• I would like to inquire as to whether the budget of $100 billion is realistic. As I am aware, there are two nations contributing to the EU Economy at this time; Soviet Union and Aesop Rocks, to the tune of about $40 billion. If the economics of our Union could be formalized so as to ensure regular income for our Union, from the numerous member-states who participate, I feel perhaps the target could be reached. I also however, wonder where the military personnel for such Armed Forces would be procured from?



  • With the greatest respect to both of my fellow Commissioners, it is ridiculous to call anything "excessive" at this stage for the simple reason the entirety of the EU has no budget, only two contributors and no formal tax plan.

    To talk about even having the existence of a European Defence Force is futile without any idea of a budget. Where did the ?700 million figure come from? It completely failed to take into account the contributions from both Aesop Rocks and the Soviet Union and seems to have been picked out of thin air.

    QUOTE

    "I put my backing behind the second option. I believe it offers the greatest return for the required investment. The EU is struggling to fund it's current operations and adding another 100 billion of expenses will not help with our finances. It will also be easier to convince skeptical member states to agree to fund the project."

    Miss. de Brantis, the EU's operations are underfunded because we have no finances. At this point in time, we have two contributors from the entire political body which makes up the EU, despite having a regional community of 88 nations and a significant number of nations who participate in the political affairs of the European Union. How can we talk in such terms of expense and finance when we have no system in place?

    The idea of the EU is to form a united group of nations which are driven along the same course. I refer you to the statement of the EU:

    "Welcome to the EU! Our region promotes democracy in all of it's forms, economic unity, and social justice. We also encourage all nations to sign up on the forums and take part in life in the European Union. Enjoy your stay in our glorious region! "

    I believe until you have drafted plans of your own on how we promote economic unity and organise the EU's finances there is no reason to speak in such terms.

    QUOTE

    I would like to inquire as to whether the budget of $100 billion is realistic. As I am aware, there are two nations contributing to the EU Economy at this time; Soviet Union and Aesop Rocks, to the tune of about $40 billion. If the economics of our Union could be formalized so as to ensure regular income for our Union, from the numerous member-states who participate, I feel perhaps the target could be reached. I also however, wonder where the military personnel for such Armed Forces would be procured from?

    A budget of ?100 billion is the very top end estimate and would require the EDF to be completely self contained, carry out its own extensive weapons development and research programmes and even maintain a nuclear arsenal. I don't anticipate any of these factors becoming true of the EDF, but the military models I have based this figure on all include these factors in their budgets and offer no clear distinction of what money goes where, which is why I drew up the range for this figure. It is far more likely we will have to fund the EDF to the tune of ?60 billion ($94,824,005,632).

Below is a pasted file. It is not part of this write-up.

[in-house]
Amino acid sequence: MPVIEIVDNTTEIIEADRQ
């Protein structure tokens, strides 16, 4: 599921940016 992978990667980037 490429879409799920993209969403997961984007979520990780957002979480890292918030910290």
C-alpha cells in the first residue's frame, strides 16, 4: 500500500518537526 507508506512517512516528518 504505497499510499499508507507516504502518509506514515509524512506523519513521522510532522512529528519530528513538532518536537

As to recruitment, the EDF is only a small army by our standards, but I appreciate there is going to be some difficulty achieving a full strength army. I recommend we discuss recruitment with the militaries of the European Union. My figures have taken into account that their will be shortfalls in the number of people we can recruit each year, but that shouldn't impact on the operating capacity of the EDF.



  • I wish to call upon the inactivity of Mr. Jenson, Commissioner for Internal Affairs. His recent unannounced departure from his Office has created a vacuum in which the legislative process is unable to continue. Without a prompt response, I shall be calling for his resignation within a week.



  • I must request that a formal finance plan is put forward to the Commission: I cannot proceed with the EDF, something I wanted completed by the end of my term in office, unless we have some form of taxation system.



  • Indeed, I hope Ms Brantis will be ready soon?

    And what the hell has happened to the suggestions for recruitment telegrams? We shall meet on Thursday, if Jenson isn't here I am going to move to remove him from the Commission. I want your budget proposal by then Anne, a more bloody realistic budget for the EDF because this one is ridiculous at even 50 billion and I am going to begin invitations to a Summit of Europe.

    Get to work. And last warning Jenson.


  • administrators

    Hi all!

    As no one went to discuss and/or propose ideas for recruitment telegrams I have decided that my Proposal N? 1 will be the definitive proposal for the recruitment message of the region. I will use it when I have the approval of Prime Commissioner Stipe. Also, I have created a nation, EuropeanUnionRecruit, for the only purpuose of posting those recruitment messages on the Feeder regions' RMBs.



  • Then I shall slash the EDF's budget in half to ?25 billion by eliminating large parts of the social welfare the soldiers were due to get in order to entice them to work for the EDF.